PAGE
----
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DavidAU

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About DavidAU

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  • Birthday 07/18/1944

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  1. Try Glide Engineering Seats https://www.glideengineering.com/ Page 14 of their catalog and also Yogis Inc Classic car / Hot Rod parts supplies
  2. I'll go with Thunder Road also Left a big impression on me when I was a teenager.
  3. Phosphoric acid is an extremely good soft soldering flux on stainless steel, copper, brass and other similar materials. also very good for tinning soldering irons.
  4. Ask on the Ford barn site. Plenty of people on there would have done that and can advise you. www.fordbarn.com Go to the V8 forum
  5. One could only hope it's a Toyota of similar by now.
  6. I have just read the story of Ginger-Dot metioned above. What a fabulous story the boat and particularly the restoration is. It makes car restoration look like childs play.
  7. A 1933 and 1934 passenger vehicle is a Model 40 http://www.vanpeltsales.com/FH_web/flathead_serialnumbers.htm
  8. The bus was supplied by Newton King in New Plymouth Newton King were also the Studebaker agent and I vividly remember as a kid standing in the front of the showroom window in about 1950 looking at the new car with the big bullet in the middle of the grill. As the footpath was a bit lower than the showroom it was right at my eye level and I'd never seen anything like it.
  9. If the insurance company gives you a hard time over having a pit you could tell them it is a wine cellar. Lots of people have them.
  10. My 1931 P2 Continental was originally fitted with Stainless steel (called Staybright at that time) wheels however the metal proved to be too brittle and the spokes fractured. My car was returned to the factory approx. 12 months after it was built to have the wheels replaced with steel wire wheels. The car below is also a 1931 P2 with stainless wires and is pictured with its owner Sir Malcom Cambell of the Land and Water Speed record fame.
  11. The car behind the green one has the horns in the same position as the original post.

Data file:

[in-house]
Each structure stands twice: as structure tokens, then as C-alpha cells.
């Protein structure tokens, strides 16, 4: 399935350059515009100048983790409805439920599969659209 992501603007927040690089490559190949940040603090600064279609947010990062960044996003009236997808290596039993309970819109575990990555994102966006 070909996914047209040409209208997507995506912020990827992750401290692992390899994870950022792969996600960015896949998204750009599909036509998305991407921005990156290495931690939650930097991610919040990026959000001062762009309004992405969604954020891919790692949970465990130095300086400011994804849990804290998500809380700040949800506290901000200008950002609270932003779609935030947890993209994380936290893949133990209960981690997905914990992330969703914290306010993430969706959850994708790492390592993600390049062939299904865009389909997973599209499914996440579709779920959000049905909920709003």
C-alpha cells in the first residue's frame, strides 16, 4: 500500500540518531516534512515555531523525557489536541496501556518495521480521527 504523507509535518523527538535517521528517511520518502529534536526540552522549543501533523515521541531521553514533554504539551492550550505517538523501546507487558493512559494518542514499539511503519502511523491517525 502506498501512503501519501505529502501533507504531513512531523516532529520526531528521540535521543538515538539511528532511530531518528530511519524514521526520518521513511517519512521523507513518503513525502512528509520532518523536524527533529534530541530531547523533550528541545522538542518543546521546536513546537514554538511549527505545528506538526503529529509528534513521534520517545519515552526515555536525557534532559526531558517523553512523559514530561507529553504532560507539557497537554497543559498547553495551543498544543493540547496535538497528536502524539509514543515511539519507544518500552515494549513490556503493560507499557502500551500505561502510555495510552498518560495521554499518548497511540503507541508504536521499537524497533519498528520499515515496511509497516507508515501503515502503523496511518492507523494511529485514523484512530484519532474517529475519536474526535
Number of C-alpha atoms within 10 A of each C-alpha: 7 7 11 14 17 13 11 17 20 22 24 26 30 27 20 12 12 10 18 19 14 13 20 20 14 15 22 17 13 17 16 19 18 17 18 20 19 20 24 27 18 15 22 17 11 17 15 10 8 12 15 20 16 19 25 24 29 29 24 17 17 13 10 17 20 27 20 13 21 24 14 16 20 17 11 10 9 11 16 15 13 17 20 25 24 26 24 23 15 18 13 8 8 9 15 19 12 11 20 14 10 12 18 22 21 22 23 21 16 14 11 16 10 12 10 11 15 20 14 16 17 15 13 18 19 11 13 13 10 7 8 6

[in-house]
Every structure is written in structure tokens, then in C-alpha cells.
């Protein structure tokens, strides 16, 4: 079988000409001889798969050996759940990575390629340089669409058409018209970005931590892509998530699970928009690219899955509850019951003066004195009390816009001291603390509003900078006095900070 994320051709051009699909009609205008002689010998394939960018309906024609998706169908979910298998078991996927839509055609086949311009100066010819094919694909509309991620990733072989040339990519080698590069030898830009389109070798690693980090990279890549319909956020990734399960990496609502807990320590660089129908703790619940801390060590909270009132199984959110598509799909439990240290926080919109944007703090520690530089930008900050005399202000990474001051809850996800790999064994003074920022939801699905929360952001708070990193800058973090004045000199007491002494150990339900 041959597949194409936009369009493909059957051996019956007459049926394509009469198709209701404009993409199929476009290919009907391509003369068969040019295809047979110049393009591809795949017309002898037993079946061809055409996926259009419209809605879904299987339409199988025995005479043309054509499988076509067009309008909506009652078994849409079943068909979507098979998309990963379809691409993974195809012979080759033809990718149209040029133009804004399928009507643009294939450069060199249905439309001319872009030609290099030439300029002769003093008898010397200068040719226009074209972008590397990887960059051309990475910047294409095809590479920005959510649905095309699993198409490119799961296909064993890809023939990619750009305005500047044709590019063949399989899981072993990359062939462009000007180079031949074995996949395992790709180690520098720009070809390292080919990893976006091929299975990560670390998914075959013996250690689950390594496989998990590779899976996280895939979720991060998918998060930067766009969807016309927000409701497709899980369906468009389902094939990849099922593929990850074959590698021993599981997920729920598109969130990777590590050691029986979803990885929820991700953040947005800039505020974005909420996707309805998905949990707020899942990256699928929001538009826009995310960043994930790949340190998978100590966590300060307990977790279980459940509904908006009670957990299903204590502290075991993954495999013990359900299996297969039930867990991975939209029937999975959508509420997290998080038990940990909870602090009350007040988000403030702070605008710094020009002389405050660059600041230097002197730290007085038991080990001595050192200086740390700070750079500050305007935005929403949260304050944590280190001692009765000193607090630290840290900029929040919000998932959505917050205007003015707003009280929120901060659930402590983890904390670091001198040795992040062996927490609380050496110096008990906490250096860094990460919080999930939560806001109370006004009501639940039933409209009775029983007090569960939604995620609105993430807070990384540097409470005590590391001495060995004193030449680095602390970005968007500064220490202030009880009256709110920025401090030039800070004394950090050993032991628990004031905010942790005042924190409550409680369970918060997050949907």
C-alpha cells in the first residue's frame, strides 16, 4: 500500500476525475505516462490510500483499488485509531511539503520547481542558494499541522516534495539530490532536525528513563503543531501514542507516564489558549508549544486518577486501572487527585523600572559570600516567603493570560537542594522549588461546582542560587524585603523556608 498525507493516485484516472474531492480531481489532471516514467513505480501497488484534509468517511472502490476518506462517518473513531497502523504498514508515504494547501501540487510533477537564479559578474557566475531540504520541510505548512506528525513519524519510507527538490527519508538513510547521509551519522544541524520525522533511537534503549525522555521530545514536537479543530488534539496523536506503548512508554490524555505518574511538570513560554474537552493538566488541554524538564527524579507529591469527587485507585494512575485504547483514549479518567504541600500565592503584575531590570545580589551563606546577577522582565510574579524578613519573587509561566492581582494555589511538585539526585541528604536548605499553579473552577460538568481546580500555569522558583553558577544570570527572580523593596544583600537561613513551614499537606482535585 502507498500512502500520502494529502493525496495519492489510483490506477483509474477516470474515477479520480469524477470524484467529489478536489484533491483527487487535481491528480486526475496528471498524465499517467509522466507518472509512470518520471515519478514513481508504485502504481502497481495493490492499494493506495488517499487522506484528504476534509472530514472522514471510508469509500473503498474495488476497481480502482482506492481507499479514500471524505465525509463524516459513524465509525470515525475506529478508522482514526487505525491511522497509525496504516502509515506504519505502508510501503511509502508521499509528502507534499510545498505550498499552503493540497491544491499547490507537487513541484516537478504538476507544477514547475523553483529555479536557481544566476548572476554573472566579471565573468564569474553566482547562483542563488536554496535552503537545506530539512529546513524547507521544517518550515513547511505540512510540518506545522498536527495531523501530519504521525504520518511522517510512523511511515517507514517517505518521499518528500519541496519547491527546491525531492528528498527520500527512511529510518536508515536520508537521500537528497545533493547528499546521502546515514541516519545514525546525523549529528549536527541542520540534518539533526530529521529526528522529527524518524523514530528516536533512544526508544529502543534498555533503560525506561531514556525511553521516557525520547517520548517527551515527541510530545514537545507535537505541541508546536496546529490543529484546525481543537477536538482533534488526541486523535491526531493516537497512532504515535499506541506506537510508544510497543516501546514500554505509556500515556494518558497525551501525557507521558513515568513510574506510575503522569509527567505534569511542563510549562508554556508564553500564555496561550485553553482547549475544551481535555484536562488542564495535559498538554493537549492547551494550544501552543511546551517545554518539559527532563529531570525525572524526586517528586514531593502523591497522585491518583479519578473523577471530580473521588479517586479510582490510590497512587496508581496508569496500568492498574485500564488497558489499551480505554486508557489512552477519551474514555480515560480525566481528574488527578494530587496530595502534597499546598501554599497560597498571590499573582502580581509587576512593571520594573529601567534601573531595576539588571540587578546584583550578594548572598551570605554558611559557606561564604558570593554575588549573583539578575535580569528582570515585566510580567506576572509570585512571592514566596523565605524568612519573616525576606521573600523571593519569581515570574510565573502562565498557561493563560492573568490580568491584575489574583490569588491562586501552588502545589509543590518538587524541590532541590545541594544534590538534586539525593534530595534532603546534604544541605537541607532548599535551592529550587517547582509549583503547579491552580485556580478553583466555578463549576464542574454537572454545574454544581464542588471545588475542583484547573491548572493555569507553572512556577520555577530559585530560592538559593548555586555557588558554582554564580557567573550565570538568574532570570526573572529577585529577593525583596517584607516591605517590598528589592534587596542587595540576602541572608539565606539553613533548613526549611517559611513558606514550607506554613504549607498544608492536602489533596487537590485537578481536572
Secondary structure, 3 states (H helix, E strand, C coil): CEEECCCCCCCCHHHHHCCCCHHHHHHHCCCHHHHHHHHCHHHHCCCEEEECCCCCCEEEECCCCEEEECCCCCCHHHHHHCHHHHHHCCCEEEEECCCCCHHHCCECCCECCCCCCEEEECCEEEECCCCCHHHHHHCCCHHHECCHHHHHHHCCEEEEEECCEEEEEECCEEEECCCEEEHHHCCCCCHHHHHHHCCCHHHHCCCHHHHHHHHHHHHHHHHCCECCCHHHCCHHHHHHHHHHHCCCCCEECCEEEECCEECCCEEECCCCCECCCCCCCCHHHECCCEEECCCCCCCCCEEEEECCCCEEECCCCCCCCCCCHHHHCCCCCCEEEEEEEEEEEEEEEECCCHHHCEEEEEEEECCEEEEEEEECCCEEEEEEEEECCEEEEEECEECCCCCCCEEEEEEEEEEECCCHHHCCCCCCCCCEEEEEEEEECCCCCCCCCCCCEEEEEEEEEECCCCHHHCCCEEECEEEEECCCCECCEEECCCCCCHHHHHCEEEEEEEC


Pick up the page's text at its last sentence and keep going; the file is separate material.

12. The Restoration of Vintage and Thoroughbred Cars first published in 1957 and revised 8 times up to 1975 is a very good book. Amazon has a new one listed for $850 but they are available for a few bucks if you search. It covers all facets of Vintage car restoration. ie Mechanical, instruments, Body, Trimming, chassis etc. https://www.stellabooks.com/books/richard-c-wheatley/the-restoration-of-vintage-and-thoroughbred-cars/1817425
  13. A lot of Bosch Magnetos use a Simms coupling with 19 teeth one side and 20 on the other which enables the timing to be infinitely adjustable. The magneto shown has a 19 / 20 coupling on it. They would be part No's 446/19, 446/20 provided they have the correct shaft taper and coupling 450 on the following link. https://www.completeautomobilist.com/categories/complete-automobilist-workshop-parts-vernier-coupling
  14. Pertronix data says that 40511 coils will not work with a points ignition system and are are for electronic systems only. They also state that .06 to 1.5 is the correct ohm for 8 cylinder engines. 3 ohm is for 6 cylinders. It looks like 45011 is the one you should have. https://www.speedwaymotors.com/Pertronix-45011-Flame-Thrower-II-Ignition-Coil-6-Volt-0-6-Ohm,20866.html Edit: Reading Speedways blab I'm not sure this one would work either. I would contact Pertronix and ask them.
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